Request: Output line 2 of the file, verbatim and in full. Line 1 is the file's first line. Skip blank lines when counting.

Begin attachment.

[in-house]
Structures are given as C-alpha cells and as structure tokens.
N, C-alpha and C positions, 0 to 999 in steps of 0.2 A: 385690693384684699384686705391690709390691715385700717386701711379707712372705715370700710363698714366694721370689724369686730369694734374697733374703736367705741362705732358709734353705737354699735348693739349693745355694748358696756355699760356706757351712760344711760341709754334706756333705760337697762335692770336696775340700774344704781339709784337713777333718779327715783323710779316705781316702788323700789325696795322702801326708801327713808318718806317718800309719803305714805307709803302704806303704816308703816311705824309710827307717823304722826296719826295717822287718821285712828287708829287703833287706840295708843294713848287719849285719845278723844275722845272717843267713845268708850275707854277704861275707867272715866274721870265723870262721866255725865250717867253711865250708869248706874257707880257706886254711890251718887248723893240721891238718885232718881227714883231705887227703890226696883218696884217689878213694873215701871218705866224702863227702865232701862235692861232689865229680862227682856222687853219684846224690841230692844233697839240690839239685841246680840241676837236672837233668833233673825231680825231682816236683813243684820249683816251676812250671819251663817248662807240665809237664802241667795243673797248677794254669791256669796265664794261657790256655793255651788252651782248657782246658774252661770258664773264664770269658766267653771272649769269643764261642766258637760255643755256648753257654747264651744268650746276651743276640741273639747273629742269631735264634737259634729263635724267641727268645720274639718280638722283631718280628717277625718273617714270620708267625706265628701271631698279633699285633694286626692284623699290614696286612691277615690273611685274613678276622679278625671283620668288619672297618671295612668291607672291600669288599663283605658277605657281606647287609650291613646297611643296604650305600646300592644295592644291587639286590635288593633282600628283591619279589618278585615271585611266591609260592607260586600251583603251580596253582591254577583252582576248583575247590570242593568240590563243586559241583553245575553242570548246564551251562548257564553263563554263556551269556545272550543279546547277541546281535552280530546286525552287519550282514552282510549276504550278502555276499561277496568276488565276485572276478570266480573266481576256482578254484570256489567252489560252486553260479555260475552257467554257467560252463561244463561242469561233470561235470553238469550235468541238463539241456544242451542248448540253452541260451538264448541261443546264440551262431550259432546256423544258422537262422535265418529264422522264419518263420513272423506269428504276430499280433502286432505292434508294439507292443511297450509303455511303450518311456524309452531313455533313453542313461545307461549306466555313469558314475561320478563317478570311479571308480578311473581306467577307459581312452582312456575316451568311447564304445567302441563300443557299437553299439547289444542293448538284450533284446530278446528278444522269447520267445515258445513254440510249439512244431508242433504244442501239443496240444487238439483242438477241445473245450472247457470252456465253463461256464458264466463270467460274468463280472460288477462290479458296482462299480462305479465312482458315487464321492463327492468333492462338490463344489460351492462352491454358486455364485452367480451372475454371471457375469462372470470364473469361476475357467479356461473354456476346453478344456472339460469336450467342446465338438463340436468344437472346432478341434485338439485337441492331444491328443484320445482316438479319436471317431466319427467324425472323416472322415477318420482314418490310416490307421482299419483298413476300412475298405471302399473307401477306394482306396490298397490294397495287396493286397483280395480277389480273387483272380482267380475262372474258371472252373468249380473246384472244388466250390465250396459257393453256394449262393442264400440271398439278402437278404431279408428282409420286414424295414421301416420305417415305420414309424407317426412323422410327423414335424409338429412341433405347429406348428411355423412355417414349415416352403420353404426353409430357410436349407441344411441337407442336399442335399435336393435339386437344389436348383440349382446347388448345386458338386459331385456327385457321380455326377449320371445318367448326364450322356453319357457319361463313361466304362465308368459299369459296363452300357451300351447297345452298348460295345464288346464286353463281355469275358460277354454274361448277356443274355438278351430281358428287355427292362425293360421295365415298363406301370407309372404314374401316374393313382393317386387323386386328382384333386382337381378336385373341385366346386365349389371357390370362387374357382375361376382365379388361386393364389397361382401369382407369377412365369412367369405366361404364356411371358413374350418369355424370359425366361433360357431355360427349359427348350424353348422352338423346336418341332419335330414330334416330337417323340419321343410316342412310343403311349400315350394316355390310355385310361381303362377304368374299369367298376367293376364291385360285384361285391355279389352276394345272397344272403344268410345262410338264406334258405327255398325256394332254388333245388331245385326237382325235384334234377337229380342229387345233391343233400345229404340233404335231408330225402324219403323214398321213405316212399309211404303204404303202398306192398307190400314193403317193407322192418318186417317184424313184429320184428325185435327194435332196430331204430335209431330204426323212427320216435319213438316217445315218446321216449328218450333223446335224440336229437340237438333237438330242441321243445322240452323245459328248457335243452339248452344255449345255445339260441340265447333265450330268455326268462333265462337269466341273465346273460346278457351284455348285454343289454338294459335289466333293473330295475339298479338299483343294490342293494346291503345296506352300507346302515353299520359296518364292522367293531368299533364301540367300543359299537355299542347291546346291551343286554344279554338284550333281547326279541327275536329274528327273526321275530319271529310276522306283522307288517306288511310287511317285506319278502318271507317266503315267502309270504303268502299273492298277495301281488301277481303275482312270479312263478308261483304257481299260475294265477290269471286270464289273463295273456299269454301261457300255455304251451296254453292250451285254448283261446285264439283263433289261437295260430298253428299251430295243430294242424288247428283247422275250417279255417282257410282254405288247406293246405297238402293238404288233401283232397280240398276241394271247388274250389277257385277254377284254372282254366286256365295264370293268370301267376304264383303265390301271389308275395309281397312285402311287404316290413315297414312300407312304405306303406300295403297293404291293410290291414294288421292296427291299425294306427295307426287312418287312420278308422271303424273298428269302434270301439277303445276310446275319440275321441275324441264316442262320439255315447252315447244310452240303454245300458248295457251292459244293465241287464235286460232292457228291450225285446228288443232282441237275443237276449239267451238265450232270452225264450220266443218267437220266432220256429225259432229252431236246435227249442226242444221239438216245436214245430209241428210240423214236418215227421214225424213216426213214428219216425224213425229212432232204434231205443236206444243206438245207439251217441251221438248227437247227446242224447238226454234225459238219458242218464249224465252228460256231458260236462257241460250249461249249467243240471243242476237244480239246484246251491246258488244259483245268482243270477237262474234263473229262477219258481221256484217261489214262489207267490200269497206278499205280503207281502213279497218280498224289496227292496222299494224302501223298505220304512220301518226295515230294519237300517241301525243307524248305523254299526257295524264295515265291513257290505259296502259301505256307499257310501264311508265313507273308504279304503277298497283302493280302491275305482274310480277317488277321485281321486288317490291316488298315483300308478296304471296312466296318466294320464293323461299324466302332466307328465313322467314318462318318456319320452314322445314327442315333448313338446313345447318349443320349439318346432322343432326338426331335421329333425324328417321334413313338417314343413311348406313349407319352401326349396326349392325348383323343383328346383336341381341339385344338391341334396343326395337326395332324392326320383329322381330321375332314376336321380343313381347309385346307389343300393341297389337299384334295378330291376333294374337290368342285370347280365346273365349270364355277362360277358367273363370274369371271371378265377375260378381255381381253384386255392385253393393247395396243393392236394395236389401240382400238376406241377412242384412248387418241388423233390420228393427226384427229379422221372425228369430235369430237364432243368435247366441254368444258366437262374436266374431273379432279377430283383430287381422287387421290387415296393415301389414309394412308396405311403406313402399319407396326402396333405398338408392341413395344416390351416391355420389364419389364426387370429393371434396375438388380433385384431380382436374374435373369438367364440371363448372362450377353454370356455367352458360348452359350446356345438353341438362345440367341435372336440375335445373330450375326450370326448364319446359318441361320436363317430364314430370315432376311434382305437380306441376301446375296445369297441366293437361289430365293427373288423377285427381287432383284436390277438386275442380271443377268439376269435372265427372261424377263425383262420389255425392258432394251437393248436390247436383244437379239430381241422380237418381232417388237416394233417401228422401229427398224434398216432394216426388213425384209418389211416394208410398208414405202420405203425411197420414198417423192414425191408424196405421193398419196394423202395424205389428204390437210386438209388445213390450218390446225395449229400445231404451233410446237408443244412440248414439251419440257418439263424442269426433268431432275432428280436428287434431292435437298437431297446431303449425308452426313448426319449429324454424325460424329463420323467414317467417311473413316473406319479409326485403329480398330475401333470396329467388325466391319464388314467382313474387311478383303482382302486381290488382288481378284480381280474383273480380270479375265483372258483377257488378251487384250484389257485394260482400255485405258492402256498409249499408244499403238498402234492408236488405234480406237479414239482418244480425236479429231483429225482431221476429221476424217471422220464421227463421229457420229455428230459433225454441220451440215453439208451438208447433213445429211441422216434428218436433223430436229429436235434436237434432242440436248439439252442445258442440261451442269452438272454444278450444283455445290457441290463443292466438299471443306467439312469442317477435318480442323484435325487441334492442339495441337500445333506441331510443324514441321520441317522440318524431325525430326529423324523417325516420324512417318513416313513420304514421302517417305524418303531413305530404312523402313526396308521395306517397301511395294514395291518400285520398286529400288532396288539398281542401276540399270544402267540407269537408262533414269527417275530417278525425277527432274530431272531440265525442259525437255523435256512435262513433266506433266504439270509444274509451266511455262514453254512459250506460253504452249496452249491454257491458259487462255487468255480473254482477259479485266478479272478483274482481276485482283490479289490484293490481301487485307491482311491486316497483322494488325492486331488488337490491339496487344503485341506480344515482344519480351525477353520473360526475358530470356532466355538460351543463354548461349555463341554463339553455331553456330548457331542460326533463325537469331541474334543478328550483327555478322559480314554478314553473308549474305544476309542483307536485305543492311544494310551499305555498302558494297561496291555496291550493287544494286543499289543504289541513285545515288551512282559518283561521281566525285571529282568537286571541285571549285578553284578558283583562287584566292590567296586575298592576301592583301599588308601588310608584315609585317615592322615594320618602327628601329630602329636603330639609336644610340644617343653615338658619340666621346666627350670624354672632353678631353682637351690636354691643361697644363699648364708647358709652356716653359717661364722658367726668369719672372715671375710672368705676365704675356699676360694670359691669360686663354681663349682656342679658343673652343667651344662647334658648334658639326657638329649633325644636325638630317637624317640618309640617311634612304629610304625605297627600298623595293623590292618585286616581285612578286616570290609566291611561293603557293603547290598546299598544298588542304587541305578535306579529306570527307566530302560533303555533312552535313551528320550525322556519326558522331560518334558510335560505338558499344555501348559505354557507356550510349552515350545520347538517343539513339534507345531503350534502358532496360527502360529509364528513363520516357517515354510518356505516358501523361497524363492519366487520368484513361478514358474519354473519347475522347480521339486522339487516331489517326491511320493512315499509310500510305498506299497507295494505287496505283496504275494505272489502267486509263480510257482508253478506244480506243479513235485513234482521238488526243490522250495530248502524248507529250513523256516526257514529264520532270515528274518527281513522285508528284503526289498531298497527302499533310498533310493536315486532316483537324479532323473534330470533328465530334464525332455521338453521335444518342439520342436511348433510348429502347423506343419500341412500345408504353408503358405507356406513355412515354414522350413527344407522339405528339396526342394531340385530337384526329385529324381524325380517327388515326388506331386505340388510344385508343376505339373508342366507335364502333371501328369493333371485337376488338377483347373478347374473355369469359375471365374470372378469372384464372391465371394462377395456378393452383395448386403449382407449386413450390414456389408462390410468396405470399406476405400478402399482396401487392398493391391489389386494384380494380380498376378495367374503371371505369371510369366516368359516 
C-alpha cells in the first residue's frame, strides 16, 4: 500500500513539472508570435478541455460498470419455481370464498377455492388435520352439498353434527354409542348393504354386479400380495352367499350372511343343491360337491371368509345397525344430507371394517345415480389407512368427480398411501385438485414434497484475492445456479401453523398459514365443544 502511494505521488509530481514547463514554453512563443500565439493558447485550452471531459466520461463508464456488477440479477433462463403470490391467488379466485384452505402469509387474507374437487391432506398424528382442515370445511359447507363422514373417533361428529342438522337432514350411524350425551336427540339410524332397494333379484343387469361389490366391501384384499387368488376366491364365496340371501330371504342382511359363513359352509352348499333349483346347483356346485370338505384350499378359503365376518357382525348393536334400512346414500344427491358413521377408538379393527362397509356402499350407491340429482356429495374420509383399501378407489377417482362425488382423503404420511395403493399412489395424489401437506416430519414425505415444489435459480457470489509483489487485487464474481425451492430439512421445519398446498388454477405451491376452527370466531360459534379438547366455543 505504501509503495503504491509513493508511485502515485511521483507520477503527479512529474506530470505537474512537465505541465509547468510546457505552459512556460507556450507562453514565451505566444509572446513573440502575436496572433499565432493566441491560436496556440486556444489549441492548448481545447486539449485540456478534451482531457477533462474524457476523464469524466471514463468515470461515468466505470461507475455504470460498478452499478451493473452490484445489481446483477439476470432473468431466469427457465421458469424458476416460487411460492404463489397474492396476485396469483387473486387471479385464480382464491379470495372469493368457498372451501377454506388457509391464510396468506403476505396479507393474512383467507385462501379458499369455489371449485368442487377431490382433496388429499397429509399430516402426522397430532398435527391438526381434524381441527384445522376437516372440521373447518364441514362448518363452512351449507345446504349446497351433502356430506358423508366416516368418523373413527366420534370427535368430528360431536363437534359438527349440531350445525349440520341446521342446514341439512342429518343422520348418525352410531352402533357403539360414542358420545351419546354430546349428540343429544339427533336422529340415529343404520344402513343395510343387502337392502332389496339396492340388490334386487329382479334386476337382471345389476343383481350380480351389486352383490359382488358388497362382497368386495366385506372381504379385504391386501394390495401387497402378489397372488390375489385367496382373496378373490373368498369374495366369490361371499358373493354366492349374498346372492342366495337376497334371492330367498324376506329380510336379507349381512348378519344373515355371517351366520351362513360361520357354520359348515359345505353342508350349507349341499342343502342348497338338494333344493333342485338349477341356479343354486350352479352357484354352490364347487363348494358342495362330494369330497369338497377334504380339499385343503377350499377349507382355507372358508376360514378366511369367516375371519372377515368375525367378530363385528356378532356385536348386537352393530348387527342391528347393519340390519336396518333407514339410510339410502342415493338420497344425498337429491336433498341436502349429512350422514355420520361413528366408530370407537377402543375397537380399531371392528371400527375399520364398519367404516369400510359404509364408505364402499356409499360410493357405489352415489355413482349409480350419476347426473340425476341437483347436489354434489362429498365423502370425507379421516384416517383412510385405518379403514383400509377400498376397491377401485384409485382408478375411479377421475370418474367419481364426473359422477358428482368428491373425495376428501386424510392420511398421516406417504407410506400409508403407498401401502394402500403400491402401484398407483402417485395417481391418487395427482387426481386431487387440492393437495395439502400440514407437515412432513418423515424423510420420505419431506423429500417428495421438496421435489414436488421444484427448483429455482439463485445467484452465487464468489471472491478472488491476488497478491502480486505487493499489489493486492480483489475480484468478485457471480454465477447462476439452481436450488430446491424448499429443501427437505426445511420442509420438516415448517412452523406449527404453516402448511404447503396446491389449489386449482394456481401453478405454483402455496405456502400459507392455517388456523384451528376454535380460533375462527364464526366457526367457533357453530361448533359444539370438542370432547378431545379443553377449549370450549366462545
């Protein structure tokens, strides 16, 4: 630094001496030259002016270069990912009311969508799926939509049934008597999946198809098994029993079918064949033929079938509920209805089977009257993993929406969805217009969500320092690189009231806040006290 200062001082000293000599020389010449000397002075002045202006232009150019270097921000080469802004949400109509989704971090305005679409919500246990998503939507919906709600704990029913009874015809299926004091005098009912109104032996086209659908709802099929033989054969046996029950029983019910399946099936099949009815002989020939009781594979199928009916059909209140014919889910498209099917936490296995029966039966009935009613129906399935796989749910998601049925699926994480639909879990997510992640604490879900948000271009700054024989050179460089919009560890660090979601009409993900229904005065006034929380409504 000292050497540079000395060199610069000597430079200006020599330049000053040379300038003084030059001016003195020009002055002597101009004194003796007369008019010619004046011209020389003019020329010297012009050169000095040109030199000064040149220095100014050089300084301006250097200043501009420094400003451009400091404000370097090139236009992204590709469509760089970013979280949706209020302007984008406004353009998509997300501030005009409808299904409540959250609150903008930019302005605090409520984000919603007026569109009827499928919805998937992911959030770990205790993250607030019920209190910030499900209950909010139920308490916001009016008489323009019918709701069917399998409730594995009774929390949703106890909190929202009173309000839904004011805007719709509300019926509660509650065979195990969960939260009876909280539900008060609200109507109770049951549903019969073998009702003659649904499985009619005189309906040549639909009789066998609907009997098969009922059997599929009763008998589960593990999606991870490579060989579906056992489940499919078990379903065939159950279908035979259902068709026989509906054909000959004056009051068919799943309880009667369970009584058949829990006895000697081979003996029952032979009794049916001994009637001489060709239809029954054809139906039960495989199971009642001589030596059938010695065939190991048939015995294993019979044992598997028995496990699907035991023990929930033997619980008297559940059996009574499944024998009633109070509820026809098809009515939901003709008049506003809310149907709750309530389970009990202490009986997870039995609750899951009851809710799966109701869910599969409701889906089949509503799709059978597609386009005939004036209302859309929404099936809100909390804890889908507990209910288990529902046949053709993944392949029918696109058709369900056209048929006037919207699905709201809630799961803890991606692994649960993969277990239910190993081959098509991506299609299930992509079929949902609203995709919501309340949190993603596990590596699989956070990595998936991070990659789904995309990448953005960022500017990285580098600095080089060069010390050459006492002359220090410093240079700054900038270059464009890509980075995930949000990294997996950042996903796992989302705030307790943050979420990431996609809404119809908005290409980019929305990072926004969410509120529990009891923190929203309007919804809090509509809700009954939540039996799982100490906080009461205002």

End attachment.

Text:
Structures are given as C-alpha cells and as structure tokens.